3. Ride local. Keep it short. Trails opening May 5th are for day use only. State officials request that we recreate close to home, and do not travel overnight. What does “Local” mean? It means ride in your own community first. If you do drive, choose your closest trail system. Many remote trailheads will likely remain closed as land managers work through a backlog of maintenance issues. Do your part to prevent spreading COVID-19 from one community to another. Consider "local" to be single day rides you can complete that do not require you to stop anywhere for gas, food, or use restrooms or other amenities in communities besides your own.
  4. Keep your distance. We breathe hard when we ride. And while that’s awesome for our immune systems and lung health, it also means 6ft really doesn’t cut it for proper spacing when mountain biking. Stay far behind other riders traveling in the same direction. Space out to well beyond 6ft. More space equals reduced risk, so treat crowded trails as closed trails.   
  5. Rethink trail etiquette. We must yield to everyone, in all situations. IMBA recommends that “mountain bikers stay alert, slow down, and communicate with each other from a distance about how to proceed. Better yet, take the initiative to yield and offer space.” We agree. Stop, step off the trail, and communicate before you proceed with a friendly wave and “thank you”!
  6. Prioritize loops and directional trails. If possible, choose to ride looped and directional trails to reduce interaction. Avoid two-way trails to decrease interaction with other trail users. If you choose a two-way trail, ride early or late to avoid peak trail use hours.  
  7. Trailheads and parking lots are not hangouts. Like you, we love nothing more than enjoying the company of our ride buddies after a great rip through the woods. But, as trails open back up, we need to be extra vigilant and avoid all après mingling. Get out, have fun, and clear out to make room for other users looking to enjoy the trail.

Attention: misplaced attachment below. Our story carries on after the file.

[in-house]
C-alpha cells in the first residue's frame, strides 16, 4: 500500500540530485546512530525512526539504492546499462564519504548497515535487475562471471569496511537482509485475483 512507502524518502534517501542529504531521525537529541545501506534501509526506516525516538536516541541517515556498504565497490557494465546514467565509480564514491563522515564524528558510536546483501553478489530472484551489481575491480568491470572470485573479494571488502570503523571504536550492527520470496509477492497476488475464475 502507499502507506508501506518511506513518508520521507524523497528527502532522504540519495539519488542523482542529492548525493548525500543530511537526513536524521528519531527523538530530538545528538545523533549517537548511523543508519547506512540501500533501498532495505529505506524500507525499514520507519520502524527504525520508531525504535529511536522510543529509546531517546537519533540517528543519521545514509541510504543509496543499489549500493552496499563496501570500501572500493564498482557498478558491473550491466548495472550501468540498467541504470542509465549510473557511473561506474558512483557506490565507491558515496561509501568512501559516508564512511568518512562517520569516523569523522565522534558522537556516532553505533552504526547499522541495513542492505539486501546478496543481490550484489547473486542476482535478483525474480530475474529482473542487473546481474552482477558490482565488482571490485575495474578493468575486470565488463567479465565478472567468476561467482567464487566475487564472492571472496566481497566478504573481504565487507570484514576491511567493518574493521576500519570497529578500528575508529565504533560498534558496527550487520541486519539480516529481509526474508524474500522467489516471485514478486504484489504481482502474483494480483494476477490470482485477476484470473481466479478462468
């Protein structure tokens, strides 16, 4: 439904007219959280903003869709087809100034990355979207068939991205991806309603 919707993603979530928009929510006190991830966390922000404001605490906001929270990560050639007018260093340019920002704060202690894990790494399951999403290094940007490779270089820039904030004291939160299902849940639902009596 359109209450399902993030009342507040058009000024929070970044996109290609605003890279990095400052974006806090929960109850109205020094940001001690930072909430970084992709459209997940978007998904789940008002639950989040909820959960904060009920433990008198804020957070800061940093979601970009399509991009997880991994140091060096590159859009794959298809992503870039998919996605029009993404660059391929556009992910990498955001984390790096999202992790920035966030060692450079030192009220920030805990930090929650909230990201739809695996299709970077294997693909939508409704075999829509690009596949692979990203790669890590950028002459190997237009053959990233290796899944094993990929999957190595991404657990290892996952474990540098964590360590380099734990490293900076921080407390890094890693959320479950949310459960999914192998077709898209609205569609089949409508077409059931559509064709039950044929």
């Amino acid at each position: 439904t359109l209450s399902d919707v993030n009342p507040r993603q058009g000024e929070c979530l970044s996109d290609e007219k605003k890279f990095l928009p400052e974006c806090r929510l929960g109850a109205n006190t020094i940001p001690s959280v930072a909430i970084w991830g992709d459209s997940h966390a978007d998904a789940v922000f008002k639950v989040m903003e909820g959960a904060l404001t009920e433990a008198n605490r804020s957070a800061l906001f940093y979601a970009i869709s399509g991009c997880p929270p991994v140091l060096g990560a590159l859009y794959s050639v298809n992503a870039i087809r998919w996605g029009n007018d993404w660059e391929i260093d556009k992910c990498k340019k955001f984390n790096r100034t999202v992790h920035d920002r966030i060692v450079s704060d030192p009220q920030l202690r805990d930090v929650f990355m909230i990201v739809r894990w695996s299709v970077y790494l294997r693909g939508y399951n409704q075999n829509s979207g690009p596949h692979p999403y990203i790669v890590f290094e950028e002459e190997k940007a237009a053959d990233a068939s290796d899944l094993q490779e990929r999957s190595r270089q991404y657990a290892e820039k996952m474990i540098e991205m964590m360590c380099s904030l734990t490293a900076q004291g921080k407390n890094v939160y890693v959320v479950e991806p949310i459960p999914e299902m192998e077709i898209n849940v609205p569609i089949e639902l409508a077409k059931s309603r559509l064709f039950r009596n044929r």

8. Be self-sufficient. Forget about trailhead amenities. Land managers are struggling to get everything open, one trailhead at a time. It’s vital that we are completely self-sufficient and prepared for any condition. Add hand sanitizer and a mask to your 10 essentials. Ride squarely within your comfort level to reduce risk. Help other riders if they need assistance. Expect locked bathrooms and downed trees. If ya gotta go, bury it (or perhaps this is the time you research and purchase a WagBag!) Be kind to the land and leave no trace!
  9. Protect trail crew. Agency staff and Evergreen builders are there to enhance your riding pleasure and open things up as fast as they can. Keep them healthy and safe by staying out of active trail work sites. If you encounter a trail worker, stop and ask how to safely maneuver around them. Walk and maintain a safe distance greater than 6ft before you remount and continue your fun.
  10. Shift your perspective and express your appreciation! Your plan may not go as planned. Trailheads may be full. But, all of us are happy to return to the trail. So, take what you find with a smile, be happy for yourself and for others. Share nothing but friendly waves and simply enjoy being outside. And, after your ride, why not send a thank you email to the land manager for providing recreation resources for us to enjoy? Now is the time to express gratitude and simply enjoy being out on the trail again.

 

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Thank you from all of us at Evergreen! Be well and ride smart…